In a striking counterpoint to the heightened crypto skepticism during the current bear market, financial services giants Visa, PayPal, and Western Union were among the notable firms that filed new trademark applications involving crypto and Web3 related products and services in the past week.
Visa eyeing a crypto wallet and metaverse
According to Visa’s filings, the firm is contemplating a “cryptocurrency wallet,” describing it as “software for users to view, access, store, monitor, manage, trade, send, receive, transmit, and exchange digital currency, virtual currency, cryptocurrency, digital and blockchain assets, and non-fungible tokens (NFTs).”
Visa may also set up shop in the metaverse, as it is mulling “providing virtual environments in which users can interact for recreational, leisure or entertainment purposes accessible in the virtual world.”
PayPal still working on its own wallet
PayPal’s trademark application mentions “crypto” 18 times, beginning with “downloadable software for sending, receiving, accepting, buying, selling, storing, transmitting, trading and exchanging digital currency, virtual currency, cryptocurrency, stablecoins, digital and blockchain assets, digitized assets, digital tokens, crypto tokens and utility tokens.”
PayPal already allows its users to buy Bitcoin, Ethereum, Bitcoin Cash (BCH), and Litecoin (LTC), and send it to wallets elsewhere, but it is clearly still building out its own crypto wallet.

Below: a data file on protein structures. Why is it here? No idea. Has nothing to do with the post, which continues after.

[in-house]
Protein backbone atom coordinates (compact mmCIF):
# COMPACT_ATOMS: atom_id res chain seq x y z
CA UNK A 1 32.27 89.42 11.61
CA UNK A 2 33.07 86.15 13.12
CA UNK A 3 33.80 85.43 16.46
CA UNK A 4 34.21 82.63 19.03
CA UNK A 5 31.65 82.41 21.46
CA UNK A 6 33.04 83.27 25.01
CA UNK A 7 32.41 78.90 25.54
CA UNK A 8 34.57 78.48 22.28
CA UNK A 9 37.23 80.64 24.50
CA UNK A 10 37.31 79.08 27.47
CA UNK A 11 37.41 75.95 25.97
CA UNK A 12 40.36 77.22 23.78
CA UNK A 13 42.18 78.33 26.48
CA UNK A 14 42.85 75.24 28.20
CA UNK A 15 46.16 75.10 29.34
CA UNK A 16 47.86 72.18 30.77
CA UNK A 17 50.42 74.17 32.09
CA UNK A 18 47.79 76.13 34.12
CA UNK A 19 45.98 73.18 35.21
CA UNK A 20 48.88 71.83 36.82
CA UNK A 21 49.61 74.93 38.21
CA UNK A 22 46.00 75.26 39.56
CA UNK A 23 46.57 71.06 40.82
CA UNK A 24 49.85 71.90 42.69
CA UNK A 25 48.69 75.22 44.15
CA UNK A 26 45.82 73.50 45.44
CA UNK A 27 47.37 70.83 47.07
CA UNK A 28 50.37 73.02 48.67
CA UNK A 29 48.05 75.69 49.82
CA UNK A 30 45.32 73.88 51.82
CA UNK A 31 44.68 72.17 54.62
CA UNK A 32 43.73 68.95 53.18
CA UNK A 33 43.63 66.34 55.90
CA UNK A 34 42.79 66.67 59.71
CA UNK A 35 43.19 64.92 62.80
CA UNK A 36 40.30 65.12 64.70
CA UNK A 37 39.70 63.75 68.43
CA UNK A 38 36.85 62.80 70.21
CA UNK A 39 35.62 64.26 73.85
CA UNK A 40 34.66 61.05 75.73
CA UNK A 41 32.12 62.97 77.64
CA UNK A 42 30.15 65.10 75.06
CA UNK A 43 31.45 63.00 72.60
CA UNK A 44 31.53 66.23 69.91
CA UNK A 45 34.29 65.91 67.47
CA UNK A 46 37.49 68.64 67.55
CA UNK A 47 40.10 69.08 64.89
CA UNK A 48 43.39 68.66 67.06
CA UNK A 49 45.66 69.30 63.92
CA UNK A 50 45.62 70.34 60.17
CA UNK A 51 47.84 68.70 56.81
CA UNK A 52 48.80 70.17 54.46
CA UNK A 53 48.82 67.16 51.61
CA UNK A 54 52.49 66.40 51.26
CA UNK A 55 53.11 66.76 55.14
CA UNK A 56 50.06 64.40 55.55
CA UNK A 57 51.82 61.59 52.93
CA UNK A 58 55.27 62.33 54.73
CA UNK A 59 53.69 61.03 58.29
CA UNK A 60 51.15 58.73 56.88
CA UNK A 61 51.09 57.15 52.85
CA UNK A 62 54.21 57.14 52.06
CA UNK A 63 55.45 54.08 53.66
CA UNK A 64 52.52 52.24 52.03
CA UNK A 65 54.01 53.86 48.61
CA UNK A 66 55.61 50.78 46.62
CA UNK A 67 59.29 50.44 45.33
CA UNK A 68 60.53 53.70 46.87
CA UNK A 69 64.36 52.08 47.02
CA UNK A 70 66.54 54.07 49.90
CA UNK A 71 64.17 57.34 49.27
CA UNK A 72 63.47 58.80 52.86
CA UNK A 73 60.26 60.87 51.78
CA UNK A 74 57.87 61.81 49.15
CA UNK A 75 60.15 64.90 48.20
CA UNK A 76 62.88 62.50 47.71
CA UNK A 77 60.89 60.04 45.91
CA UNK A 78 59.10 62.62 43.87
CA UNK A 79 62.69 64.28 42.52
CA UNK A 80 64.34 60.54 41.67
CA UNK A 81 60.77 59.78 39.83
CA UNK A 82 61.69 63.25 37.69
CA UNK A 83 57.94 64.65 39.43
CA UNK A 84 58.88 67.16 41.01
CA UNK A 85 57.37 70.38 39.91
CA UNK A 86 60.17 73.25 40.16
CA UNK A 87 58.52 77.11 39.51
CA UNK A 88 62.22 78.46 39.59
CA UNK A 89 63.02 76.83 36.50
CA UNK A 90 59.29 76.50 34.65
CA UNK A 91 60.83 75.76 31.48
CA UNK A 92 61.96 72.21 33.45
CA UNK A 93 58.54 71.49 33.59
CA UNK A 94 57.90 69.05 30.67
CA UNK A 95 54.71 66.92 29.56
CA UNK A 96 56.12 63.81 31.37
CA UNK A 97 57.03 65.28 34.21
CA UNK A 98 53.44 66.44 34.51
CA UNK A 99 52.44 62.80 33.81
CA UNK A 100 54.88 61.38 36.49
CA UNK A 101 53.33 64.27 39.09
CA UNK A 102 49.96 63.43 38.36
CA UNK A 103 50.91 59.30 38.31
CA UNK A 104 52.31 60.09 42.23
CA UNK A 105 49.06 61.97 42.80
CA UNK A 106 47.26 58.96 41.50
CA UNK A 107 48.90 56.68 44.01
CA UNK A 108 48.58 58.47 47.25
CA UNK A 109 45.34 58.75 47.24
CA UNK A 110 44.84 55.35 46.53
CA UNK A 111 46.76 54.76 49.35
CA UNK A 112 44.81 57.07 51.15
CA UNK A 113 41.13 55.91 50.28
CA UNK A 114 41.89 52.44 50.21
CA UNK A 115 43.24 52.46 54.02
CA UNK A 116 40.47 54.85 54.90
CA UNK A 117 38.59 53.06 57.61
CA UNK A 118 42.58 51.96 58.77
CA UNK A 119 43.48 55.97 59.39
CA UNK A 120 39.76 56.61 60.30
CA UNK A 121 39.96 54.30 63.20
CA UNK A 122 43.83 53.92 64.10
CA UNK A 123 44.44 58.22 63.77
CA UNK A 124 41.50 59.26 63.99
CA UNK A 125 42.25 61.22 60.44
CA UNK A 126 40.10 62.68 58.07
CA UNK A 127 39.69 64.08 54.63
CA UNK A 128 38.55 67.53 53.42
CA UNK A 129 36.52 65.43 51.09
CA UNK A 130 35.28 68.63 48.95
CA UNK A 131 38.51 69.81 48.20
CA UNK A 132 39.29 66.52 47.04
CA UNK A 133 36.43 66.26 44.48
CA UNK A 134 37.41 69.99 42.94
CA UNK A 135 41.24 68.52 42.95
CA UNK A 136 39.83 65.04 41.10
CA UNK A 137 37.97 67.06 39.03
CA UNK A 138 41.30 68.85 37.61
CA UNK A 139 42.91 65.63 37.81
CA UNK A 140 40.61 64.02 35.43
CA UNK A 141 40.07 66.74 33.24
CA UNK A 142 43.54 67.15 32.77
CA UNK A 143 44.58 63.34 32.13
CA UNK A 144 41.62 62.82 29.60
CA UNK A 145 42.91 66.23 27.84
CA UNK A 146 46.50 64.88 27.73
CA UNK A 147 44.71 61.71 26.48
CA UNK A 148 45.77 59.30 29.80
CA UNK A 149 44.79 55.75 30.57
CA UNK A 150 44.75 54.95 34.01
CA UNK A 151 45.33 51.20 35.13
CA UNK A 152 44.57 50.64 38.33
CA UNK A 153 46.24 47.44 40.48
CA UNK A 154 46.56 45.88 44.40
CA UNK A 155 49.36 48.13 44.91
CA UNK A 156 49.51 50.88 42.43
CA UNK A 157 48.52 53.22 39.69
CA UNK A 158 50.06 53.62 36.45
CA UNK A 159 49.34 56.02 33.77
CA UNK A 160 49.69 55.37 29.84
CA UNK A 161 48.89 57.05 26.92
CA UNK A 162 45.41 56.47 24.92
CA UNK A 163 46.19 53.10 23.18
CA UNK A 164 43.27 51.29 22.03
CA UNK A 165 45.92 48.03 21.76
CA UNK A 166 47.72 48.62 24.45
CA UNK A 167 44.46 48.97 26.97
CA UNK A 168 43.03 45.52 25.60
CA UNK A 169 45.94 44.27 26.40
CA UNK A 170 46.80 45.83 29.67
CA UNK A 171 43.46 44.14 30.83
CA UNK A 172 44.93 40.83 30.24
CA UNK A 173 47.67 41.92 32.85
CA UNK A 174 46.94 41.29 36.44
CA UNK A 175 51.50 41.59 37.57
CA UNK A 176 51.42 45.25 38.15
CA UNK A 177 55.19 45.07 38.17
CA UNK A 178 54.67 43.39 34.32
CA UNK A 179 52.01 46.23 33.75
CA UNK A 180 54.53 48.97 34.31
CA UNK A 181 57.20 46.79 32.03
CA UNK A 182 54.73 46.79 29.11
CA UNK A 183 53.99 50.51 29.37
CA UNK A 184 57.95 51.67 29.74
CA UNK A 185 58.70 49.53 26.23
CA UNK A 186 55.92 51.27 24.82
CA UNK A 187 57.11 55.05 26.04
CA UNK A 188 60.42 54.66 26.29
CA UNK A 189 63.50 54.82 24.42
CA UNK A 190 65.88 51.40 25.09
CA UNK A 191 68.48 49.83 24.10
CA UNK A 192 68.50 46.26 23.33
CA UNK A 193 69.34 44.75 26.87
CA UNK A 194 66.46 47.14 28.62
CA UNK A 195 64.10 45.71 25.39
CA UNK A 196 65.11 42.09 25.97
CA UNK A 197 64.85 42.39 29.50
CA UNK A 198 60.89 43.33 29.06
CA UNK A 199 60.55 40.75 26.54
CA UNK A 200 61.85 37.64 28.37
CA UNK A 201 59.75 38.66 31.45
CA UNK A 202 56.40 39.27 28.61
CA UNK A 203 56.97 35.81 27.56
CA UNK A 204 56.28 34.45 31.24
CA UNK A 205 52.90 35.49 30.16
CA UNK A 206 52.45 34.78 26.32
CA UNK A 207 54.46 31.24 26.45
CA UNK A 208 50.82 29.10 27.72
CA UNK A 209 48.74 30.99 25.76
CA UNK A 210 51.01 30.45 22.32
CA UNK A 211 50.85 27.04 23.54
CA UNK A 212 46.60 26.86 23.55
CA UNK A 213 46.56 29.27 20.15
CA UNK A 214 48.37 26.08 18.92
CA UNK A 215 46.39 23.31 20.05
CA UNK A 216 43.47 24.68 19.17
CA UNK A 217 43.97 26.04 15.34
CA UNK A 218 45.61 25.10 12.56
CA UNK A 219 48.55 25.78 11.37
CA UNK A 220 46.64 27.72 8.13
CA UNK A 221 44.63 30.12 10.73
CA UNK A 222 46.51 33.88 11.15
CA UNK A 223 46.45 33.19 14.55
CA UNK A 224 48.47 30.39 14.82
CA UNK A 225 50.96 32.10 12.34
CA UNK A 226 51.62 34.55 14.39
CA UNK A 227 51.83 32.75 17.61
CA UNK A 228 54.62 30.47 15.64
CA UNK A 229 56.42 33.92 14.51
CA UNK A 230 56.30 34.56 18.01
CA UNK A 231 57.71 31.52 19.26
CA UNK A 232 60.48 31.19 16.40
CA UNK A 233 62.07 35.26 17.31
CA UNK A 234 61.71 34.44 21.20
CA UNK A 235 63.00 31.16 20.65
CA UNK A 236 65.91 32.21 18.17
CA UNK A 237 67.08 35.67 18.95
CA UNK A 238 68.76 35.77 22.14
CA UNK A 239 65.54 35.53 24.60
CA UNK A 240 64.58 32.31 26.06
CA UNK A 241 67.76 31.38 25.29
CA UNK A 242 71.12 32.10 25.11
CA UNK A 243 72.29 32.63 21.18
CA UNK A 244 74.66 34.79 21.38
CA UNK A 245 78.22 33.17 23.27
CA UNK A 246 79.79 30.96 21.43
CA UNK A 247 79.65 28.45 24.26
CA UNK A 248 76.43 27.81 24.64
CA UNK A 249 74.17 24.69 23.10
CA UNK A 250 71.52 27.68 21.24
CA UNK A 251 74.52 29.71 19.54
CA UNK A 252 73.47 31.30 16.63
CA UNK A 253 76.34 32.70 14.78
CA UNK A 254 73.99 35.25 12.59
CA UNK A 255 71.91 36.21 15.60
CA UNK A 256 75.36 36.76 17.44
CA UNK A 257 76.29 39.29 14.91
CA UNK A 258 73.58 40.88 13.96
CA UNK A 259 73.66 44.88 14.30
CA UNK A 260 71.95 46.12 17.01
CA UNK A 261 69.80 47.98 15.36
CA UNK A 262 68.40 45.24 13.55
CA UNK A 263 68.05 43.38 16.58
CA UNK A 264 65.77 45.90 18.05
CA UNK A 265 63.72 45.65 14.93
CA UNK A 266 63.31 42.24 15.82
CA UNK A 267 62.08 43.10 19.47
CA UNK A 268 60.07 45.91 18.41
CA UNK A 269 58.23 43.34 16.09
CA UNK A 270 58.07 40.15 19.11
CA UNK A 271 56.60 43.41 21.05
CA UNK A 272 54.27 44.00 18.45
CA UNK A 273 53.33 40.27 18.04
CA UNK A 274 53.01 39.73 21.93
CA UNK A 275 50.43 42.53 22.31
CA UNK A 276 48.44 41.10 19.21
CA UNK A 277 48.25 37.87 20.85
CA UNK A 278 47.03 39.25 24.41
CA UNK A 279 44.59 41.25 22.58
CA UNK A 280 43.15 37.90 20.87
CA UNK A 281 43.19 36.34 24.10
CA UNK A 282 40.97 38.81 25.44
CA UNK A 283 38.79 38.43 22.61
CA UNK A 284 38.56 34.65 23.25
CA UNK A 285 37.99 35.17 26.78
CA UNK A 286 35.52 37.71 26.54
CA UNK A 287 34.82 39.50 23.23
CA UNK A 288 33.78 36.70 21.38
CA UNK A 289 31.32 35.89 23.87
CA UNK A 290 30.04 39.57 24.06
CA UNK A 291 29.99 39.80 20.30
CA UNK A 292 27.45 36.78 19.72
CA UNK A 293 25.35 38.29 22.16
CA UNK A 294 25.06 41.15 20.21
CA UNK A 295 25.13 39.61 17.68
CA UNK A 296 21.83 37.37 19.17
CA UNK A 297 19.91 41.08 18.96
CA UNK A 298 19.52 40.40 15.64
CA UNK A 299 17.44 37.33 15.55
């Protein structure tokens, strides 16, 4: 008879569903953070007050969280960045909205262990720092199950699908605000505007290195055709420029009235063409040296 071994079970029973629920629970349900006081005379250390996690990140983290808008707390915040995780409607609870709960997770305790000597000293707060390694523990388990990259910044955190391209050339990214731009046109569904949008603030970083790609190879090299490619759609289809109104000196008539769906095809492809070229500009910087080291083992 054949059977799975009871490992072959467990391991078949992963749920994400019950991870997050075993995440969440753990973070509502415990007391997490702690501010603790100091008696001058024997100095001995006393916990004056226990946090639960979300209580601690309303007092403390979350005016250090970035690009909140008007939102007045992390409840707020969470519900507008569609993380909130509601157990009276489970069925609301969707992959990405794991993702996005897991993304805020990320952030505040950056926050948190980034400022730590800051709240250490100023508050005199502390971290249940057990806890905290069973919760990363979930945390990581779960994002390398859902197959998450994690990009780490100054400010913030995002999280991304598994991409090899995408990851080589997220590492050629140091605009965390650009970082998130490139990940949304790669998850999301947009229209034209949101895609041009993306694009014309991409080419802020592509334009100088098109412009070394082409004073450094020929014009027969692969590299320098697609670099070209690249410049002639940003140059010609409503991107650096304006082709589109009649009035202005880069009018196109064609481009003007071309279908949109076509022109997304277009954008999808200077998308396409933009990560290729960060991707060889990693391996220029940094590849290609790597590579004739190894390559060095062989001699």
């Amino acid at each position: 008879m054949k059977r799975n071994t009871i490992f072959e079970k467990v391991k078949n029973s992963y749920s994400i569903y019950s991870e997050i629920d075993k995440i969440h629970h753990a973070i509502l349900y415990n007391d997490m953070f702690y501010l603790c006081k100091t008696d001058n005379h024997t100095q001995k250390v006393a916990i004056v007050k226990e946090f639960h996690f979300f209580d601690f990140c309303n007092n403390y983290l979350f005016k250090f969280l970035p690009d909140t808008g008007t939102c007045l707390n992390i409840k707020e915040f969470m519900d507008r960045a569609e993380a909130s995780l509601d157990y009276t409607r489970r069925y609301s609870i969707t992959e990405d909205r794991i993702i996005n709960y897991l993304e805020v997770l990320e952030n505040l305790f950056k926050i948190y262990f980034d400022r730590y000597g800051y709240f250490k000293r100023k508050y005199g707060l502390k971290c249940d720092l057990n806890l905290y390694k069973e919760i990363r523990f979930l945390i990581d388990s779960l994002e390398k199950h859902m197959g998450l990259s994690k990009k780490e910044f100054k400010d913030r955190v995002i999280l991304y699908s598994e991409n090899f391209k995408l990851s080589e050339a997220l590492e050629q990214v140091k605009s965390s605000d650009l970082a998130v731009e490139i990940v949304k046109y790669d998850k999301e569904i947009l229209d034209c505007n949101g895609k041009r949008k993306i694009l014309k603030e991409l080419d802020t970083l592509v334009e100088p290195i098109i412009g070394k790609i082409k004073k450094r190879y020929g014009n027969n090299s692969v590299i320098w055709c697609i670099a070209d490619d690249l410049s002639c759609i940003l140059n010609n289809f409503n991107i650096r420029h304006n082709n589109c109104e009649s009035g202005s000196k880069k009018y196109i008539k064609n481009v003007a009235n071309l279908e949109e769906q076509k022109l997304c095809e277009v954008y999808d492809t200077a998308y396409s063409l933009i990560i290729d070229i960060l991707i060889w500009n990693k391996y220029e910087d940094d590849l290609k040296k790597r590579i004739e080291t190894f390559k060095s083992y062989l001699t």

Western Union going bigger on digital currency
Western Union’s filing appears to cover every aspect digital payments, including “the management and maintenance of digital currency and electronic wallets.” Like the others, WU plans “downloadable software for generating cryptographic keys for receiving and spending cryptocurrency.”
Despite the protracted crypto winter, crypto trademark filings have been flowing steadily for some time, as noted by trademark attorney Mike Kondoudis on Twitter, including by Viking Cruises, and cosmetics retailer Ulta last week.
To be sure, trademark filings are often defensive legal actions, and don’t guarantee that the covered products and services will actually be developed and sold. But they do demonstrate that a company recognizes a potential future market and wants to be prepared to enter it.
In October alone, Web3 and NFT filings have emerged from brands as diverse as musical instrument maker Fender, food giants Del Monte and Kraft (regarding its iconic Wienermobile), burger chain Inn-N-Out, snack maker Takis, wine and spirits company Moët Hennessy, auto racing firm Formula One, online betting platform DraftKings, and singer Lizzo.
NFTs and digital goods and collectibles appear to be the hottest category among potential areas of interest for American businesses. So far this year, more than 6,300 U.S. trademark applications have been filed for NFTs and related items, Kondoudis reported, compared to only 2,100 applications in all of 2021.
For the broader digital currency and cryptocurrency space, 2022 has seen over 4,300 U.S. trademark applications, compared to 3,500 in 2021.